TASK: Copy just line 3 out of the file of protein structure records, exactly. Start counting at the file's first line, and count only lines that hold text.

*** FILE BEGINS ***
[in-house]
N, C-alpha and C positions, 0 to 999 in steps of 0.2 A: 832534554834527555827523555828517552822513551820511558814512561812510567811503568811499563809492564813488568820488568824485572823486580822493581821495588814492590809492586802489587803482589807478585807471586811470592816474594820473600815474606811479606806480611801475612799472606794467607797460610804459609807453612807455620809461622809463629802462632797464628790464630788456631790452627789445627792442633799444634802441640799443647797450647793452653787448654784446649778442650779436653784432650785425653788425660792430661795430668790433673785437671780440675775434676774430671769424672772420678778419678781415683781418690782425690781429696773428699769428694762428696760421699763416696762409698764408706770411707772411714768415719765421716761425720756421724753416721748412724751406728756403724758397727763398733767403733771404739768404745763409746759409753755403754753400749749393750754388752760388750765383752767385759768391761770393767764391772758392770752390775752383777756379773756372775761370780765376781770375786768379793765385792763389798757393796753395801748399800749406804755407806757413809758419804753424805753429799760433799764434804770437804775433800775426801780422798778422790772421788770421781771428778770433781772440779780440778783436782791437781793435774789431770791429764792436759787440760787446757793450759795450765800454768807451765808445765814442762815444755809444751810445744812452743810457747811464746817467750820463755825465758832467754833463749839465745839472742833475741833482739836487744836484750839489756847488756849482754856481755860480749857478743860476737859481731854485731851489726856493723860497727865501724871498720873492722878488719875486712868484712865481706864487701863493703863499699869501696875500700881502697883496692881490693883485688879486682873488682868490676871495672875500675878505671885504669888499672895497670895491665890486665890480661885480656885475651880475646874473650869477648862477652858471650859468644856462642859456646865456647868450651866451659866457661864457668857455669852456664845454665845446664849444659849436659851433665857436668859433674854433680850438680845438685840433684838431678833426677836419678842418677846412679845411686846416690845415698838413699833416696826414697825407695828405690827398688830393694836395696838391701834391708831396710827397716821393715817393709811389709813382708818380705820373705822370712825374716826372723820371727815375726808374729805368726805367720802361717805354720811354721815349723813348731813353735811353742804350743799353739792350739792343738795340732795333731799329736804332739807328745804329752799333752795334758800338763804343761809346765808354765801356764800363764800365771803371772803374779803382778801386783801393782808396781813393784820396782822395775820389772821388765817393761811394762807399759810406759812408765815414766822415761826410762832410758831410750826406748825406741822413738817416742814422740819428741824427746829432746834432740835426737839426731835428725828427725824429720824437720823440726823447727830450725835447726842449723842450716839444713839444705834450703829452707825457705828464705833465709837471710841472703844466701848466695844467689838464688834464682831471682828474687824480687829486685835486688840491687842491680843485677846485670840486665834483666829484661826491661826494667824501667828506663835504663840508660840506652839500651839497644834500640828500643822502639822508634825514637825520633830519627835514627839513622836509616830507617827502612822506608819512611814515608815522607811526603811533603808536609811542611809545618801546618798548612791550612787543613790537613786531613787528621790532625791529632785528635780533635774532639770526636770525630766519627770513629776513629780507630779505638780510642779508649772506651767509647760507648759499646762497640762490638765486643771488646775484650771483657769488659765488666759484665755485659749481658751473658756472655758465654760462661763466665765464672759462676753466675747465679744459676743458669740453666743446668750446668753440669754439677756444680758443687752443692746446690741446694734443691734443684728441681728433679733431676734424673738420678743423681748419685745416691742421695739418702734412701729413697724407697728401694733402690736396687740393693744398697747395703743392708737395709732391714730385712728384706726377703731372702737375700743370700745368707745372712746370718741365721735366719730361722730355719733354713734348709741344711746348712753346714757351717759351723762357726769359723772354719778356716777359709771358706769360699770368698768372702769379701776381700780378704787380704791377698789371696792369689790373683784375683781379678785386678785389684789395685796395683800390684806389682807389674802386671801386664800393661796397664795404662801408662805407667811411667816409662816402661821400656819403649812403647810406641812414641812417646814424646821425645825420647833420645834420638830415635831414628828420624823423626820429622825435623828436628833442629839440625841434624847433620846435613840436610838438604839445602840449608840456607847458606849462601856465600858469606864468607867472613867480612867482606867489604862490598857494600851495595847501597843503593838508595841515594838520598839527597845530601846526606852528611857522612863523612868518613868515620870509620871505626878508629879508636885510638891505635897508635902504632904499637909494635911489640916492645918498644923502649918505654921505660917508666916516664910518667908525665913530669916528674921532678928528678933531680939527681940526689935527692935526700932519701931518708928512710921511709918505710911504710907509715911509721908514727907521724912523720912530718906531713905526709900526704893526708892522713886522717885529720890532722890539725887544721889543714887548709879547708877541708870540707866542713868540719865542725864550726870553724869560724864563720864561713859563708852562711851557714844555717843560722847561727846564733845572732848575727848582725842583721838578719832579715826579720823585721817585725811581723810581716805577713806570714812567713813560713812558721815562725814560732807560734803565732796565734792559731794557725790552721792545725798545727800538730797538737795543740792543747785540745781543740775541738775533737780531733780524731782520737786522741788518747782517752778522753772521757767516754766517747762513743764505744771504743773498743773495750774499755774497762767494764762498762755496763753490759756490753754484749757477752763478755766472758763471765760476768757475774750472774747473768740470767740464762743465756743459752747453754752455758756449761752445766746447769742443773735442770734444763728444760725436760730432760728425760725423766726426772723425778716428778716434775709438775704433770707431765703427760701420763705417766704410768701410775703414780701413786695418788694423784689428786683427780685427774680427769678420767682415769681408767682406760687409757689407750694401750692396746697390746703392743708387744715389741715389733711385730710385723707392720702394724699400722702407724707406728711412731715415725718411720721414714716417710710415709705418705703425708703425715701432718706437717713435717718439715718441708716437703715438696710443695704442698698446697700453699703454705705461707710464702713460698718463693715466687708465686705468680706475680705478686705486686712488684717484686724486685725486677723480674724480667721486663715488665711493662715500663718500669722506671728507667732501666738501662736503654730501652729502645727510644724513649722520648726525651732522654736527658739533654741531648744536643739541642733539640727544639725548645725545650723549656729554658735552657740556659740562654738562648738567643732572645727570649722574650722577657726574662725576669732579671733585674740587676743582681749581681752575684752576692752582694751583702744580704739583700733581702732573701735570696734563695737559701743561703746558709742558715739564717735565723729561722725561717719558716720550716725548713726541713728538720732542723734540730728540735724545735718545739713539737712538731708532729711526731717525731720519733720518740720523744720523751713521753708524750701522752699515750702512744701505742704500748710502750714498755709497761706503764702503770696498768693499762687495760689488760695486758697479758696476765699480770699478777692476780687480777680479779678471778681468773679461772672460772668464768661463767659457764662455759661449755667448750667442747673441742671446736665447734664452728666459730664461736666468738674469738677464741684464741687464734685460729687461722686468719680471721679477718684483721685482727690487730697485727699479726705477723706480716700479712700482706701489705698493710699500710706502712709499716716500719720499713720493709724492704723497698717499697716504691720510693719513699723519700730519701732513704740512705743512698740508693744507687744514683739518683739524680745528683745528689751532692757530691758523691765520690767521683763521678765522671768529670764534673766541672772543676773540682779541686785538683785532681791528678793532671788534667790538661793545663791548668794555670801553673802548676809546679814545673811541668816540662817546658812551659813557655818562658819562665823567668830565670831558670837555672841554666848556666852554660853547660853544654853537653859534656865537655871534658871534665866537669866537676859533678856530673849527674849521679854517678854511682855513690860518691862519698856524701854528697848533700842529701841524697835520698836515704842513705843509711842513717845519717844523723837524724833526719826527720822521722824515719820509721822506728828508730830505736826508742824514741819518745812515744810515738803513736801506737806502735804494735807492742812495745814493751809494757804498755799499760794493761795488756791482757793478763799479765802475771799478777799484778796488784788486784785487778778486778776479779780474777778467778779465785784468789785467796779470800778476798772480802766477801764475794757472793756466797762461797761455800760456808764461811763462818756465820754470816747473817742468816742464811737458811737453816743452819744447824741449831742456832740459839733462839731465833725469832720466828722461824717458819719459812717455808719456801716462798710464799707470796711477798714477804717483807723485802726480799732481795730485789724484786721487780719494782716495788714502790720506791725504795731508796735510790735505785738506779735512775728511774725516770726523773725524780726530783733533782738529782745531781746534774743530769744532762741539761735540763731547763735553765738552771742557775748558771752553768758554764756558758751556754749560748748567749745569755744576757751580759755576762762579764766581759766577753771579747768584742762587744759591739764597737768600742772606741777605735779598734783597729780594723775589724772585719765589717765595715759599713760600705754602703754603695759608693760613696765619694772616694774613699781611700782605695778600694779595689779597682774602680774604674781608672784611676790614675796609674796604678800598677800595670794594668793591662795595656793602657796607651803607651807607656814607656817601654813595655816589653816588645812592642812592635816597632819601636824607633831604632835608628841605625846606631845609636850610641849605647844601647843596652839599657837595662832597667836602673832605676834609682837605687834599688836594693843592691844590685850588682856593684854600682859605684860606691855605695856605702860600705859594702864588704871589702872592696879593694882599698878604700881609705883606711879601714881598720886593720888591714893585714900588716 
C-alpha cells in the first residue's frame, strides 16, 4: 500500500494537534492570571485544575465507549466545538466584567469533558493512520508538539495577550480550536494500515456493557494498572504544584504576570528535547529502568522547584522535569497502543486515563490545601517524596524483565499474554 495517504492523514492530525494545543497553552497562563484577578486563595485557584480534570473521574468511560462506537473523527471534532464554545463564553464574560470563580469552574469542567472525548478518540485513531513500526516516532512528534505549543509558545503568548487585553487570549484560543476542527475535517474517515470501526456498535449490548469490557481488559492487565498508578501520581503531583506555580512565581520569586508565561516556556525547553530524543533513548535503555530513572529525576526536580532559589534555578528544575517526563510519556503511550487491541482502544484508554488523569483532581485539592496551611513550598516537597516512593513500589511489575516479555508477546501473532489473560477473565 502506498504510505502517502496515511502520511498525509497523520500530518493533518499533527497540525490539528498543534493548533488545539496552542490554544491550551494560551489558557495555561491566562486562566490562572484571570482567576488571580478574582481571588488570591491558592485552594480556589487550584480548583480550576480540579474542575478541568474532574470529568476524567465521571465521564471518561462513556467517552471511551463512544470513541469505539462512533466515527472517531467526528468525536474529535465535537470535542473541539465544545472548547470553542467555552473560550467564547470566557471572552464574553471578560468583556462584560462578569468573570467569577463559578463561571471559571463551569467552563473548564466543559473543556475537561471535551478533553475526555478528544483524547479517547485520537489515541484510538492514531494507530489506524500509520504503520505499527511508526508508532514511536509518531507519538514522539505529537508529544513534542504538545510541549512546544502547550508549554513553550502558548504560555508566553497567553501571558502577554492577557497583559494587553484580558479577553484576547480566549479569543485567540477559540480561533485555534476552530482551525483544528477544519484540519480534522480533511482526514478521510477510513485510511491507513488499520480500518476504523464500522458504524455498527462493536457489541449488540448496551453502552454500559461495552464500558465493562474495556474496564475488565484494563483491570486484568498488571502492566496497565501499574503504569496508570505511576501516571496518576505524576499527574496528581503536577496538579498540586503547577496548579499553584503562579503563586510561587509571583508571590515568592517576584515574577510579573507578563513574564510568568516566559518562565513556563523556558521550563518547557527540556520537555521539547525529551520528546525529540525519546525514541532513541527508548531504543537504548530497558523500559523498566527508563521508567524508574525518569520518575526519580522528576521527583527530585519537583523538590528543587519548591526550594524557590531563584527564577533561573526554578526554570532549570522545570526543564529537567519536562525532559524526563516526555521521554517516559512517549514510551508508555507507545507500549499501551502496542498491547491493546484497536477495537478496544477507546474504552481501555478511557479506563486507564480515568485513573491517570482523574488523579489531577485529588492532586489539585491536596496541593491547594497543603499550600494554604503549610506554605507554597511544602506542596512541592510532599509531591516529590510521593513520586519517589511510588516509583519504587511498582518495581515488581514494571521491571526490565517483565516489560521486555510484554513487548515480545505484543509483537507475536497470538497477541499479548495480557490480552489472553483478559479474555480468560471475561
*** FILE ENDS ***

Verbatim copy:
C-alpha cells in the first residue's frame, strides 16, 4: 500500500494537534492570571485544575465507549466545538466584567469533558493512520508538539495577550480550536494500515456493557494498572504544584504576570528535547529502568522547584522535569497502543486515563490545601517524596524483565499474554 495517504492523514492530525494545543497553552497562563484577578486563595485557584480534570473521574468511560462506537473523527471534532464554545463564553464574560470563580469552574469542567472525548478518540485513531513500526516516532512528534505549543509558545503568548487585553487570549484560543476542527475535517474517515470501526456498535449490548469490557481488559492487565498508578501520581503531583506555580512565581520569586508565561516556556525547553530524543533513548535503555530513572529525576526536580532559589534555578528544575517526563510519556503511550487491541482502544484508554488523569483532581485539592496551611513550598516537597516512593513500589511489575516479555508477546501473532489473560477473565 502506498504510505502517502496515511502520511498525509497523520500530518493533518499533527497540525490539528498543534493548533488545539496552542490554544491550551494560551489558557495555561491566562486562566490562572484571570482567576488571580478574582481571588488570591491558592485552594480556589487550584480548583480550576480540579474542575478541568474532574470529568476524567465521571465521564471518561462513556467517552471511551463512544470513541469505539462512533466515527472517531467526528468525536474529535465535537470535542473541539465544545472548547470553542467555552473560550467564547470566557471572552464574553471578560468583556462584560462578569468573570467569577463559578463561571471559571463551569467552563473548564466543559473543556475537561471535551478533553475526555478528544483524547479517547485520537489515541484510538492514531494507530489506524500509520504503520505499527511508526508508532514511536509518531507519538514522539505529537508529544513534542504538545510541549512546544502547550508549554513553550502558548504560555508566553497567553501571558502577554492577557497583559494587553484580558479577553484576547480566549479569543485567540477559540480561533485555534476552530482551525483544528477544519484540519480534522480533511482526514478521510477510513485510511491507513488499520480500518476504523464500522458504524455498527462493536457489541449488540448496551453502552454500559461495552464500558465493562474495556474496564475488565484494563483491570486484568498488571502492566496497565501499574503504569496508570505511576501516571496518576505524576499527574496528581503536577496538579498540586503547577496548579499553584503562579503563586510561587509571583508571590515568592517576584515574577510579573507578563513574564510568568516566559518562565513556563523556558521550563518547557527540556520537555521539547525529551520528546525529540525519546525514541532513541527508548531504543537504548530497558523500559523498566527508563521508567524508574525518569520518575526519580522528576521527583527530585519537583523538590528543587519548591526550594524557590531563584527564577533561573526554578526554570532549570522545570526543564529537567519536562525532559524526563516526555521521554517516559512517549514510551508508555507507545507500549499501551502496542498491547491493546484497536477495537478496544477507546474504552481501555478511557479506563486507564480515568485513573491517570482523574488523579489531577485529588492532586489539585491536596496541593491547594497543603499550600494554604503549610506554605507554597511544602506542596512541592510532599509531591516529590510521593513520586519517589511510588516509583519504587511498582518495581515488581514494571521491571526490565517483565516489560521486555510484554513487548515480545505484543509483537507475536497470538497477541499479548495480557490480552489472553483478559479474555480468560471475561